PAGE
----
From the above one can say that the Competitive Position any organization wants to achieve is really derived from the Financial Status it wants to accomplish. In order to create a sustainable Competitive Position the organization must first choose the target market or the target customers segments it wants to address and the type of products and/or services it wants to offer. For any organization to succeed in its business it must also differentiate itself from the its competitor by creating a hard to copy or imitate differential/competitive advantage (Hooley, Greenley, Fahy and Cadogan 2001).
Knowing that the Competitive Position any organization chooses is a collection of the Competitive Advantage and the Target Market, an organization can choose one or more of the Competitive Positioning models to place itself in the market and make itself different from its competitors. Such competitive positioning models could include:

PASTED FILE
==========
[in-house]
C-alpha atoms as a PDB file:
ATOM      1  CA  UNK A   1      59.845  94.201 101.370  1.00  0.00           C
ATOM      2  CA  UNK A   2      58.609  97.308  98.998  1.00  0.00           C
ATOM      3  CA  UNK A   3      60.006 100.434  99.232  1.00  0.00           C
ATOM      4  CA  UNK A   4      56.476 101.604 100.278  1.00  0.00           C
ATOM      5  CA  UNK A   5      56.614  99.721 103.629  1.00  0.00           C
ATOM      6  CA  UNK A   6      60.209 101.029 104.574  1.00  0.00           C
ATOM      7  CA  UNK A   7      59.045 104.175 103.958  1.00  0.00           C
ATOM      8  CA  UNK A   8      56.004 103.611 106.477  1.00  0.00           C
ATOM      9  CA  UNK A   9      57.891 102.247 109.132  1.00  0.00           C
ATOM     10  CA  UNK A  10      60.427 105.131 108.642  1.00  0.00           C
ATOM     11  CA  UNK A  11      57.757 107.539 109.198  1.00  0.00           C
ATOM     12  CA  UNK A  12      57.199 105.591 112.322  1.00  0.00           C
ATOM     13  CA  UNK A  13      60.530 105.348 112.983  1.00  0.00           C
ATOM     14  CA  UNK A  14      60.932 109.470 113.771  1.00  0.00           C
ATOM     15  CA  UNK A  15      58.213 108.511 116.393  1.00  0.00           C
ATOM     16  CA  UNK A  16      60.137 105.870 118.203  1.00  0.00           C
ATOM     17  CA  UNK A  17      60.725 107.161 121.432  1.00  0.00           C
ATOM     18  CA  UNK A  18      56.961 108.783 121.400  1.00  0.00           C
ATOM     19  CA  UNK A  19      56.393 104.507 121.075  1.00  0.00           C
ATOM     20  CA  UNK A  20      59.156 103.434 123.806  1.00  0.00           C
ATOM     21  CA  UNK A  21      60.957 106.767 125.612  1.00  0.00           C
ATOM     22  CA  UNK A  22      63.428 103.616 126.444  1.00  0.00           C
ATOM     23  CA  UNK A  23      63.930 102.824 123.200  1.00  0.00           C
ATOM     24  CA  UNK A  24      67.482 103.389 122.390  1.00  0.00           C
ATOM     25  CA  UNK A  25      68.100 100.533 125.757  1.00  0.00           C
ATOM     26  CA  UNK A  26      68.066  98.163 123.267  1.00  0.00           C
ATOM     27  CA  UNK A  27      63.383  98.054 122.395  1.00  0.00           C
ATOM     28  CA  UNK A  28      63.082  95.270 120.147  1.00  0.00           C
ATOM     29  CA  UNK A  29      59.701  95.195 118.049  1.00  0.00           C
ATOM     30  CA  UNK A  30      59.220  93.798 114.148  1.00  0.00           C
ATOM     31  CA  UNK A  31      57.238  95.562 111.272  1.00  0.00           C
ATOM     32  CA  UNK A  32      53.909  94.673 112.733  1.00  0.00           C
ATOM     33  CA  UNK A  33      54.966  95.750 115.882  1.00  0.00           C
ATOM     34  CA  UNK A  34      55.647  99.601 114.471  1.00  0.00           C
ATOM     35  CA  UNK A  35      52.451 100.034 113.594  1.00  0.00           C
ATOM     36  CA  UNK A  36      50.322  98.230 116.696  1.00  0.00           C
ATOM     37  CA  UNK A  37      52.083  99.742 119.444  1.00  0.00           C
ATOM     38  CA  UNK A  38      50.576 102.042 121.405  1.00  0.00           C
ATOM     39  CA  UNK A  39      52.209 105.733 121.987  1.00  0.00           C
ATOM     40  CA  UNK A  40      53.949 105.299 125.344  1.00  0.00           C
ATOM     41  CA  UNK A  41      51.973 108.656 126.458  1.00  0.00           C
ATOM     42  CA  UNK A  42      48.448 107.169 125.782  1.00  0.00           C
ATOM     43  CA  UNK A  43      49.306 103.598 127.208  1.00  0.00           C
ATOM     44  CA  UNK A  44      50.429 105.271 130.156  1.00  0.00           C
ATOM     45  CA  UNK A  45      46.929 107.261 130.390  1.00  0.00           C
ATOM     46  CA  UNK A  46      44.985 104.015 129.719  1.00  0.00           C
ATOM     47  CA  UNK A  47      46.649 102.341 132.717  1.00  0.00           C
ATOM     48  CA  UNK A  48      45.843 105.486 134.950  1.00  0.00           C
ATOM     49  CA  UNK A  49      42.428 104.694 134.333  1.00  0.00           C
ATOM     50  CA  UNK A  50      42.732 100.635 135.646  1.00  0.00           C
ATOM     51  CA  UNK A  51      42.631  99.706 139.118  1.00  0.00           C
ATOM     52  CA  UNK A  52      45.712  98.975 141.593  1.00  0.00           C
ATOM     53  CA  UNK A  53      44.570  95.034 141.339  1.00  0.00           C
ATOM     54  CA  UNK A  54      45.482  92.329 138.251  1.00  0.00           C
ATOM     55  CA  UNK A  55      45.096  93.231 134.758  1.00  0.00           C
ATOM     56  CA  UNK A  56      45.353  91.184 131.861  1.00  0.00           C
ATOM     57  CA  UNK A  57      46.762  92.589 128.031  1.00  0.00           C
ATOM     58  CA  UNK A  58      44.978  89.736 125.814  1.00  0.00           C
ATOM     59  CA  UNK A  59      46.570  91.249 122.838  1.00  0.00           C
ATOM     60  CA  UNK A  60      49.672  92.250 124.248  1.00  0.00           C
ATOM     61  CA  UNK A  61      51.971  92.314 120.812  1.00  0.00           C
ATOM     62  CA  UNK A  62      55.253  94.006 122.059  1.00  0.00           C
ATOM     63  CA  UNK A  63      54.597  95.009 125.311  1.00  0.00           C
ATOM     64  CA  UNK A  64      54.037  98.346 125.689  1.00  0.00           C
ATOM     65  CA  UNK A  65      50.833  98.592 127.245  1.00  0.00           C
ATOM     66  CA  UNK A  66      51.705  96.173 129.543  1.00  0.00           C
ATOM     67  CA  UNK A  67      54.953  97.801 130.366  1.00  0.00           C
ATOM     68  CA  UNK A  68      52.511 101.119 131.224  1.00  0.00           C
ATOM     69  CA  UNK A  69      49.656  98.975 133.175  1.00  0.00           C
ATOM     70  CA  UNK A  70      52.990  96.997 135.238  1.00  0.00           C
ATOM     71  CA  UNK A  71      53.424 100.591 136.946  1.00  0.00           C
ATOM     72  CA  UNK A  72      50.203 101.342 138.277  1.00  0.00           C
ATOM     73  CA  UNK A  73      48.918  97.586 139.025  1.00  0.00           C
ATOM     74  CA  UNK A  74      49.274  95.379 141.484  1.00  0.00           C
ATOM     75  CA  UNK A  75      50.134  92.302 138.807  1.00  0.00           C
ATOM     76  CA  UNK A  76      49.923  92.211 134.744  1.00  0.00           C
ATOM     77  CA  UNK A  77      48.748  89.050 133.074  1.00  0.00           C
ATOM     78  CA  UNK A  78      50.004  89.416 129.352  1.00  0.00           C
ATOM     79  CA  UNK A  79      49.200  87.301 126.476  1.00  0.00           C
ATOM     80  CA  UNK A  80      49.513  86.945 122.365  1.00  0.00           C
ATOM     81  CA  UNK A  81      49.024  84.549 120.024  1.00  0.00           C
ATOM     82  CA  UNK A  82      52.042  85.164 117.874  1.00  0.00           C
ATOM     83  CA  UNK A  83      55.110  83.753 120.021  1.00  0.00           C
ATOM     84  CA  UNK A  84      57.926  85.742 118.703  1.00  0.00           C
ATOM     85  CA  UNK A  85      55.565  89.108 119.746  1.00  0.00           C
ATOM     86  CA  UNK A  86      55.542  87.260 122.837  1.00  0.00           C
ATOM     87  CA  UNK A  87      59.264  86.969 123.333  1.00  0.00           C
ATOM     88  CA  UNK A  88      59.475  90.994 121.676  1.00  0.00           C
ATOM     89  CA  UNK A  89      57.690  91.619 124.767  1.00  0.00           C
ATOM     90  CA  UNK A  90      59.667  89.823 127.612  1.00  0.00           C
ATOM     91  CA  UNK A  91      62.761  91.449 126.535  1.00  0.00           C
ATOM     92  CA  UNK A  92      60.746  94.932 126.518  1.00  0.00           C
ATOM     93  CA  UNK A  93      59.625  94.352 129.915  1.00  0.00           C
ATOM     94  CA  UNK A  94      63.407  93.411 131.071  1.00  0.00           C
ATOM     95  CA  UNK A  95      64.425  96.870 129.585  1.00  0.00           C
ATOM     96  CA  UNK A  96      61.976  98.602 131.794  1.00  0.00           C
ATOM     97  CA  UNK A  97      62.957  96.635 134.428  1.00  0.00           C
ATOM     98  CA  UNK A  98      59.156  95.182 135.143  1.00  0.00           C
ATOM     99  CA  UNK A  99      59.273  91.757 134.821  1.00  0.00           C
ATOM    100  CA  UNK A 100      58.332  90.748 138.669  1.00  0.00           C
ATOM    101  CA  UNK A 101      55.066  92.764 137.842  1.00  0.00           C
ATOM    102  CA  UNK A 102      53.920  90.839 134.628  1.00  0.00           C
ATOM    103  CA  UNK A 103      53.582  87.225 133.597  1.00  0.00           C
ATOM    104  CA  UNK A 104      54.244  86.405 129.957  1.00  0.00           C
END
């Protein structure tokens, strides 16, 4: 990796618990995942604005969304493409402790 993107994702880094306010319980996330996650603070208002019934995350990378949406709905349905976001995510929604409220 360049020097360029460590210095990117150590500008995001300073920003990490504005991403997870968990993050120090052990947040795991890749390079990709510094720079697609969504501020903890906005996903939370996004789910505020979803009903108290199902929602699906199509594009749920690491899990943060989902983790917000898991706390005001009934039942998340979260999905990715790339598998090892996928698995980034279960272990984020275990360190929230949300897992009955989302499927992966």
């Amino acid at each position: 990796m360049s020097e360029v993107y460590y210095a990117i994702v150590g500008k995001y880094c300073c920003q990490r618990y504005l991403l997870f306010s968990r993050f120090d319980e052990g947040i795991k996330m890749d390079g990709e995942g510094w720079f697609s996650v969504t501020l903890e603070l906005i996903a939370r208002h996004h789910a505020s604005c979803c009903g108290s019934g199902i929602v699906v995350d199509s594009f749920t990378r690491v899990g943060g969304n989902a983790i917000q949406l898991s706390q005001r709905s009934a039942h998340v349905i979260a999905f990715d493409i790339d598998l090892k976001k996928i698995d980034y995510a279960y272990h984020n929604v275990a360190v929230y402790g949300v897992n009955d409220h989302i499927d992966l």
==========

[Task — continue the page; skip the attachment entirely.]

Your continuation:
* Attribute Positioning (Kotler, 2003): Such as size, location and or history. For example organizations that are located in the Middle East and enjoy the understanding of the culture or the Middle East can position themselves as the Local Organization Next door. They are here to stay while others aren't. This type of positioning gives some kind of commitment to customers who are from this part of the world.
* Benefit Positioning (Kotler, 2003): Organizations in this respect must find a special benefit that the customers would want to make them go for their products. For example, Professional Services organizations can position themselves to implement projects is shorter time than the competition and produce products that have low cost of ownership to the customer. For that to happen, organizations must address a certain segment of customer base to offer such market position.